Undercooling-directed NaCl crystallization: an approach towards nanocavity-linked graphene networks for fast lithium and sodium storage†
Despite the crystallization of inorganic salt is being technologically related to the fabrication of salt-templated materials, the two key steps, nucleation and crystal growth, still lack the kinetic control to enable precise design of salt scaffolds. Here, we study how the undercooling degree controls the construction of salt scaffolds by kinetically manipulating the nucleation and growth rates in a NaCl-F127-rhodanine system. An effective approach based on undercooling-directed NaCl crystallization is further proposed to tailor the morphology and structure of the carbon materials. Under different undercooling conditions (liquid nitrogen, −55 °C and −25 °C freezing), the salt scaffold can be tuned as spheroidal particles, ellipsoidal nanocrystal aggregates and cubic nanocrystals with round corners, respectively. Correspondingly, hollow carbon nanospheres, nanocavity-linked graphene networks (CGN) and graphene nanosheets (GNS) can be fabricated through a salt template method, respectively. The Li+ and Na+ storage mechanisms of 3D CGN and 2D GNS are discussed, focusing on the ion diffusion kinetics. The enhanced Li+ diffusion kinetics in the 3D interconnected network endows CGN with better rate performance than GNS as lithium-ion battery anode material, and Na+ adsorption dominates the Na+ storage in CGN as sodium-ion battery anode material. Our findings provide a general idea for the construction crystallization-induced architectures and offer valuable insights to achieve fast Li+/Na+ storage by boosting the ion diffusion kinetics.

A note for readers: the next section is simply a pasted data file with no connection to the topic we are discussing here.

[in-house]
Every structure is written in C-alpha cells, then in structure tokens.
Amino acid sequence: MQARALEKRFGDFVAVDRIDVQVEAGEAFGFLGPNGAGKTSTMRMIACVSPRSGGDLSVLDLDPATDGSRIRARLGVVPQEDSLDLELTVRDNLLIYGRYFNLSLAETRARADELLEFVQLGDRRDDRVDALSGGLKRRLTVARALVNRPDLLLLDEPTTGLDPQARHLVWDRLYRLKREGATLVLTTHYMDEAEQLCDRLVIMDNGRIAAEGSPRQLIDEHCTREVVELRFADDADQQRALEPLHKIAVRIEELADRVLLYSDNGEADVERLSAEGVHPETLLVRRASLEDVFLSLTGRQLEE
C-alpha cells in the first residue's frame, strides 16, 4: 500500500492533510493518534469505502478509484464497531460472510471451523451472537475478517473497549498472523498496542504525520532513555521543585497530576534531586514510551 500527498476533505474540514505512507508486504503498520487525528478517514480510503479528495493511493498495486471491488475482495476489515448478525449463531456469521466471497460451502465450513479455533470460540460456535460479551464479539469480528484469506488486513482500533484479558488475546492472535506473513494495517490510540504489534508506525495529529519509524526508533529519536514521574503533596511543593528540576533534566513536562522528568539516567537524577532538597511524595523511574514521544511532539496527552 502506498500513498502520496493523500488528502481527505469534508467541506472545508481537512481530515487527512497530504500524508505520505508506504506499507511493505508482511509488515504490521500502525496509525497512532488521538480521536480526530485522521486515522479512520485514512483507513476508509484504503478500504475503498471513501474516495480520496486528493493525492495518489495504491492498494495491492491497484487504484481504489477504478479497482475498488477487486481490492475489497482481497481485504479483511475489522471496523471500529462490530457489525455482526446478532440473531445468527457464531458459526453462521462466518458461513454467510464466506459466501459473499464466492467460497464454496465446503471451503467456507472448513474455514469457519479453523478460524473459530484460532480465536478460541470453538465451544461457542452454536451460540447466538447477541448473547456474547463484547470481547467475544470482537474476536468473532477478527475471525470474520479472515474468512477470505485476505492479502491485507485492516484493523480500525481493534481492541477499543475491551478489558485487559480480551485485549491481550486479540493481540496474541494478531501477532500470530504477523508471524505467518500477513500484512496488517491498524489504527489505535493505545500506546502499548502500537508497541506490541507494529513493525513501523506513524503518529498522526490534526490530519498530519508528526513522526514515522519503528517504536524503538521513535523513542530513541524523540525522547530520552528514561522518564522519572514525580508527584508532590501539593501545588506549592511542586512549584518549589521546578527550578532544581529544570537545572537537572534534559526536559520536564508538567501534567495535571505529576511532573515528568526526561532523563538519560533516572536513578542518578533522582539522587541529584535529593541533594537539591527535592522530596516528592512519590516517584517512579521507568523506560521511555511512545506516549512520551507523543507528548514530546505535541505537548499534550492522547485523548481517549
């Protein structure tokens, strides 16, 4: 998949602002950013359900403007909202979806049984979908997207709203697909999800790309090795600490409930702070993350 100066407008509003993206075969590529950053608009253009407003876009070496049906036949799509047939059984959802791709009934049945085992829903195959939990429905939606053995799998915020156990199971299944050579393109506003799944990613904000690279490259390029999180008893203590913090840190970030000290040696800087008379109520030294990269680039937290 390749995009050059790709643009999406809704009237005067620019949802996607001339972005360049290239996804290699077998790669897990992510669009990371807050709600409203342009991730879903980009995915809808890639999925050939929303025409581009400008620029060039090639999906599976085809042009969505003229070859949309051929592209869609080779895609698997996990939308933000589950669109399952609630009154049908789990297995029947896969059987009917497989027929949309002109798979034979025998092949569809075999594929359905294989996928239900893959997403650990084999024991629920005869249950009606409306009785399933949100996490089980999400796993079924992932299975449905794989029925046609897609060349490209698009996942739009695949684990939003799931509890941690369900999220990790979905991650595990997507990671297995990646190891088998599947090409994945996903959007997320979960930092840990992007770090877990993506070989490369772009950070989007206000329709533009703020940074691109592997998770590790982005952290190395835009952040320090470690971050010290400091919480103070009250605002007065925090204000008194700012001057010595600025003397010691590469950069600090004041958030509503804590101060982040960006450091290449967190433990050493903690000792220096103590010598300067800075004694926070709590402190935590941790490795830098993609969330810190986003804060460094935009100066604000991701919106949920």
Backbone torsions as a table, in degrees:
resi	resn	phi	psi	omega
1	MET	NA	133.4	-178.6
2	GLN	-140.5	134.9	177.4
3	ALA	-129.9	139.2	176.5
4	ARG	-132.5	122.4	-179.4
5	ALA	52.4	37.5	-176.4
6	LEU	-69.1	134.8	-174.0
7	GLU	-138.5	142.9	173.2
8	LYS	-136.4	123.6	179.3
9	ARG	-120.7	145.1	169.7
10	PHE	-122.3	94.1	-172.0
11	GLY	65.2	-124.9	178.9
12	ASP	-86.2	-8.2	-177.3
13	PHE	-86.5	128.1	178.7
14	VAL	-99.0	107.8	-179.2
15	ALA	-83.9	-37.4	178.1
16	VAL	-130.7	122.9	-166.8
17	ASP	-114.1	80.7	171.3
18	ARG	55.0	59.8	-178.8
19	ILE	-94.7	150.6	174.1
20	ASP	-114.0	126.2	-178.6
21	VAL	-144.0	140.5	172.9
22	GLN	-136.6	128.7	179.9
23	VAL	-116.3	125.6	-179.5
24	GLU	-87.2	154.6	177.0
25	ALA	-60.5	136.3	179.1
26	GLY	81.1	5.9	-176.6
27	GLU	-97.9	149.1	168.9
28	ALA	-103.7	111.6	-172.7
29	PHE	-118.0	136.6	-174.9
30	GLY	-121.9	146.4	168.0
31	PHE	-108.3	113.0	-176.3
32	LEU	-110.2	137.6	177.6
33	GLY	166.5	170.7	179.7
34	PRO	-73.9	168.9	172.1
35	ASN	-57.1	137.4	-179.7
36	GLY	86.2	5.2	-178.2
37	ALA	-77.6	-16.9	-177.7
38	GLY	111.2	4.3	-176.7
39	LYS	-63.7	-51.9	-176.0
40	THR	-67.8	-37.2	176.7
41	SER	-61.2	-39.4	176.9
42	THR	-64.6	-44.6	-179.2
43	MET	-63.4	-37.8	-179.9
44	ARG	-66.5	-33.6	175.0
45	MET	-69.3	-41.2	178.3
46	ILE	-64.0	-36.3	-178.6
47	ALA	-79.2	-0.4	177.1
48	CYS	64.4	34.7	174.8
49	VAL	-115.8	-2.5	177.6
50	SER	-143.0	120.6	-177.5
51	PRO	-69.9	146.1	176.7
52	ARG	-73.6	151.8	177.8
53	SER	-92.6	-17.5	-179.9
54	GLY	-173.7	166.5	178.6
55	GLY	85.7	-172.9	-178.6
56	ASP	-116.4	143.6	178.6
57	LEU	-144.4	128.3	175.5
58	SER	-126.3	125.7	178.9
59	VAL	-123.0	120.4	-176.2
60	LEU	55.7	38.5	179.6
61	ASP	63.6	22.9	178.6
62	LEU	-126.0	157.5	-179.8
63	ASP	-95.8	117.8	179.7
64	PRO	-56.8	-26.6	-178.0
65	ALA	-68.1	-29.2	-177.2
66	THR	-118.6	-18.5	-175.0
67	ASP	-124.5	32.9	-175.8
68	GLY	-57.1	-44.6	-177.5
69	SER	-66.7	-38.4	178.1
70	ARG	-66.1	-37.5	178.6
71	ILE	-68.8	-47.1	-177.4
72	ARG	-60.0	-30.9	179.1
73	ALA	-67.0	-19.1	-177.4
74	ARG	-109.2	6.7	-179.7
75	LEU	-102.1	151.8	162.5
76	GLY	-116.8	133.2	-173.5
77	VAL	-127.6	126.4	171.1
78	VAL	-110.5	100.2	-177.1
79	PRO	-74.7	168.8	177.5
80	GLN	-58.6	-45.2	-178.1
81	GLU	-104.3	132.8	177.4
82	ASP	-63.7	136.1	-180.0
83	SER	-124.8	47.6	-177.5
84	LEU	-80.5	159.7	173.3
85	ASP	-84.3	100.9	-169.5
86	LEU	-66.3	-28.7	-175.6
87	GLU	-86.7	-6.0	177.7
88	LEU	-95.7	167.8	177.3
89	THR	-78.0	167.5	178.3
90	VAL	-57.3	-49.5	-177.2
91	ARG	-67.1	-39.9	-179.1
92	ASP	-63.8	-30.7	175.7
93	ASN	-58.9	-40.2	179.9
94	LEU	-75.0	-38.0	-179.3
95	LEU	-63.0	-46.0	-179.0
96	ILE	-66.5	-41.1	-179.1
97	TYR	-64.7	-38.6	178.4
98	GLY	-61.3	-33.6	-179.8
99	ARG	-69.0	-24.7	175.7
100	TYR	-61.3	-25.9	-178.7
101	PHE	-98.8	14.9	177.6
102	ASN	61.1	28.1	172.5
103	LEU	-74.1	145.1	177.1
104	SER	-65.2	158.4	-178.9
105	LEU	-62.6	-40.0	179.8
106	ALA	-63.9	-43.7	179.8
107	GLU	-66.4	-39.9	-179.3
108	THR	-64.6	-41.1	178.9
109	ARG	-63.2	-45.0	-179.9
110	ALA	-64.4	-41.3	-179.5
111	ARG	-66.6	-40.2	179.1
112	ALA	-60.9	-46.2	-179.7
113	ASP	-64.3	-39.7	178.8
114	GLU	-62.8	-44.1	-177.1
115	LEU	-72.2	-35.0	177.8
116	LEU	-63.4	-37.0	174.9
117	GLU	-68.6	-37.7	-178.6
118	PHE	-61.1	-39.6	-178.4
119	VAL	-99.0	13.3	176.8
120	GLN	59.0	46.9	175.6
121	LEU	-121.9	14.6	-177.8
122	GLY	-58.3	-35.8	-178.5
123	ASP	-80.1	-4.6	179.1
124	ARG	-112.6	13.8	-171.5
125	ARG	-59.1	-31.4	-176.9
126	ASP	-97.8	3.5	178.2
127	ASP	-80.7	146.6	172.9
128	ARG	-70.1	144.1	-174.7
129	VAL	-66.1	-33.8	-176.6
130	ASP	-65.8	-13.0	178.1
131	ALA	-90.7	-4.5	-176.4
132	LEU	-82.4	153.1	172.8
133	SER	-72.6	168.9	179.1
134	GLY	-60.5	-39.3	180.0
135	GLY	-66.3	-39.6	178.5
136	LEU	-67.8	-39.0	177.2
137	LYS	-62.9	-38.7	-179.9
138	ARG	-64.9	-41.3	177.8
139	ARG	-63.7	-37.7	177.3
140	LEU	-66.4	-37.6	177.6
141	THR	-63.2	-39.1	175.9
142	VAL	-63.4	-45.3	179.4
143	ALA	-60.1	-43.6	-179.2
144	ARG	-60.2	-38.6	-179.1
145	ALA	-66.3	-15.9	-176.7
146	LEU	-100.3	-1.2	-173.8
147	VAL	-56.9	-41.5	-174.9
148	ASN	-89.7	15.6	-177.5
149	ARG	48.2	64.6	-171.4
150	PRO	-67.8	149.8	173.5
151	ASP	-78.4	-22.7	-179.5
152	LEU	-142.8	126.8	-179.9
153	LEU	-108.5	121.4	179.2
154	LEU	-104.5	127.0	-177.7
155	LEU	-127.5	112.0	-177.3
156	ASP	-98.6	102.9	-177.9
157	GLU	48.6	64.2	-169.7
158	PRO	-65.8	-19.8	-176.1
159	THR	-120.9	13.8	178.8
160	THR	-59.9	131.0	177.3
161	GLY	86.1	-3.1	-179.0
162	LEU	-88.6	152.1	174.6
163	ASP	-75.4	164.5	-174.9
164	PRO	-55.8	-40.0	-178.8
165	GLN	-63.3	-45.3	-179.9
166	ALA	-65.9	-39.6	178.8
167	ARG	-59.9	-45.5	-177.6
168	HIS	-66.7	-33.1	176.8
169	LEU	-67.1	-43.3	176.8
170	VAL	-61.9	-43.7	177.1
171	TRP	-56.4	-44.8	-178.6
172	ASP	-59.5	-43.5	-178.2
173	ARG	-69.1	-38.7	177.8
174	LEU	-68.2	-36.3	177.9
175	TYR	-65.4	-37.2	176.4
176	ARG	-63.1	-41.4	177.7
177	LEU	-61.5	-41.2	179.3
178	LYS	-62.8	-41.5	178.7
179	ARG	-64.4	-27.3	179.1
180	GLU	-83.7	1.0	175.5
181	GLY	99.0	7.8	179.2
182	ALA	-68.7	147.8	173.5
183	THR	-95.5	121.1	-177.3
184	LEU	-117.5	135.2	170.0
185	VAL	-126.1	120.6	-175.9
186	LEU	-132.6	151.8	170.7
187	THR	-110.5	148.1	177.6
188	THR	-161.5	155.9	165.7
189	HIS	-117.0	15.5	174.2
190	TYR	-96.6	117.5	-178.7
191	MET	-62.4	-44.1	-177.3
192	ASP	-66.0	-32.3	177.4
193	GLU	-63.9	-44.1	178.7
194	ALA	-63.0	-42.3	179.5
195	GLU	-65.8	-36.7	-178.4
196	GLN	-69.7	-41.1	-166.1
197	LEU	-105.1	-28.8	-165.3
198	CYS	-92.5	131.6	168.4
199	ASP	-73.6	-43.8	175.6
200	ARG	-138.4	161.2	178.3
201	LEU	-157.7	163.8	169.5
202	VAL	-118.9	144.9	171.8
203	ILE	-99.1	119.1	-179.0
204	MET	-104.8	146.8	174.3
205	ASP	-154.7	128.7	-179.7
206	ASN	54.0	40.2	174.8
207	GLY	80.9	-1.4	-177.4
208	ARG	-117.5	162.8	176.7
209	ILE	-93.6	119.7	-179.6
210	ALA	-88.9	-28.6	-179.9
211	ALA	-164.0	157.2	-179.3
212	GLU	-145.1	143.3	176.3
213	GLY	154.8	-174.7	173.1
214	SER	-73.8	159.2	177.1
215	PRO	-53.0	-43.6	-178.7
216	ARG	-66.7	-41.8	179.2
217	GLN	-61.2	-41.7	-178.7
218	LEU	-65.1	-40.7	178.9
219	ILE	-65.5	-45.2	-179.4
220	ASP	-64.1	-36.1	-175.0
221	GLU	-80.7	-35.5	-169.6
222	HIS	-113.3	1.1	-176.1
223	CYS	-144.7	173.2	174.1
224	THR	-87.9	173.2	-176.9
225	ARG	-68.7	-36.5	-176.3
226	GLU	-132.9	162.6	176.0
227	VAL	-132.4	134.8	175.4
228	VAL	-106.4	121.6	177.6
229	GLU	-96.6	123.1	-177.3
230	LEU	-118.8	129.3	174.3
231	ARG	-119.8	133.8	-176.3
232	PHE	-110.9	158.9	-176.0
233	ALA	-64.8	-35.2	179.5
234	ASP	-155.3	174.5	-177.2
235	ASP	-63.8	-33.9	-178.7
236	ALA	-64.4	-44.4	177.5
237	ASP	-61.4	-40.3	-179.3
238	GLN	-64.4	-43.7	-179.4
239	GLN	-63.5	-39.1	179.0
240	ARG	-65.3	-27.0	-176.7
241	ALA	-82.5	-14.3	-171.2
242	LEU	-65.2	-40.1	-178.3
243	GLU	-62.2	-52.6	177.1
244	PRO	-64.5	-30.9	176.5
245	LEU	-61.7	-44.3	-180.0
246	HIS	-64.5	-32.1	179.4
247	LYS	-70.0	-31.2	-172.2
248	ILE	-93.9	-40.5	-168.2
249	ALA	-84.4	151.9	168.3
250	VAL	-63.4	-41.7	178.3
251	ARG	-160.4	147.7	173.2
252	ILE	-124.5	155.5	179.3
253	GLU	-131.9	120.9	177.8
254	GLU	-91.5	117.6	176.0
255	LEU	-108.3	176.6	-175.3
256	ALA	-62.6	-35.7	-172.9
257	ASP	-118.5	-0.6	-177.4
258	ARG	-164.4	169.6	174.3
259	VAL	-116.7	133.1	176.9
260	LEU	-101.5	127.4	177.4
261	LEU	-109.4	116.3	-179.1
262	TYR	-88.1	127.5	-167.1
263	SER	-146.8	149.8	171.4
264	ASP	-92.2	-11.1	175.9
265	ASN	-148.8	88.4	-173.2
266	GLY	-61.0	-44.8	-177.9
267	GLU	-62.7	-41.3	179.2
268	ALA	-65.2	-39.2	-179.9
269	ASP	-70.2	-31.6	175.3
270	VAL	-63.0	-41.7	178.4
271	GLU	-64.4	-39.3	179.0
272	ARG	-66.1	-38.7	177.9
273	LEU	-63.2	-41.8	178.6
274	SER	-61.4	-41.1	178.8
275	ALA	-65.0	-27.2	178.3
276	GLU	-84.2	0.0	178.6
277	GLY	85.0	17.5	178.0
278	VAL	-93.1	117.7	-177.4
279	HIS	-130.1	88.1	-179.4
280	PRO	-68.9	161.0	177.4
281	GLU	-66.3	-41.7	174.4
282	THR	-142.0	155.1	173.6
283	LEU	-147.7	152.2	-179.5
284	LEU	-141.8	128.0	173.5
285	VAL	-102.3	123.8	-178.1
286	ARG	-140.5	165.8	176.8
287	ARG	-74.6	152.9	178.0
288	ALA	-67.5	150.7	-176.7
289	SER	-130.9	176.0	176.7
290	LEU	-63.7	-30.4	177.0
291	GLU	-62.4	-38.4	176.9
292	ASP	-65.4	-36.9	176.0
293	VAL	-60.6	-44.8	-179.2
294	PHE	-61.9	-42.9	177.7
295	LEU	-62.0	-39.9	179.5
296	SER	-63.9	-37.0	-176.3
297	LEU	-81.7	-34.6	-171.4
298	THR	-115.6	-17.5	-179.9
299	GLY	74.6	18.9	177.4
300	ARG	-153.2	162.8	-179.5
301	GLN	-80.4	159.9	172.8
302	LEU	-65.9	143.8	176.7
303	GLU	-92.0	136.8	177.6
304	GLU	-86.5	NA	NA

- This article is part of the themed collection: 2020 Nanoscale HOT Article Collection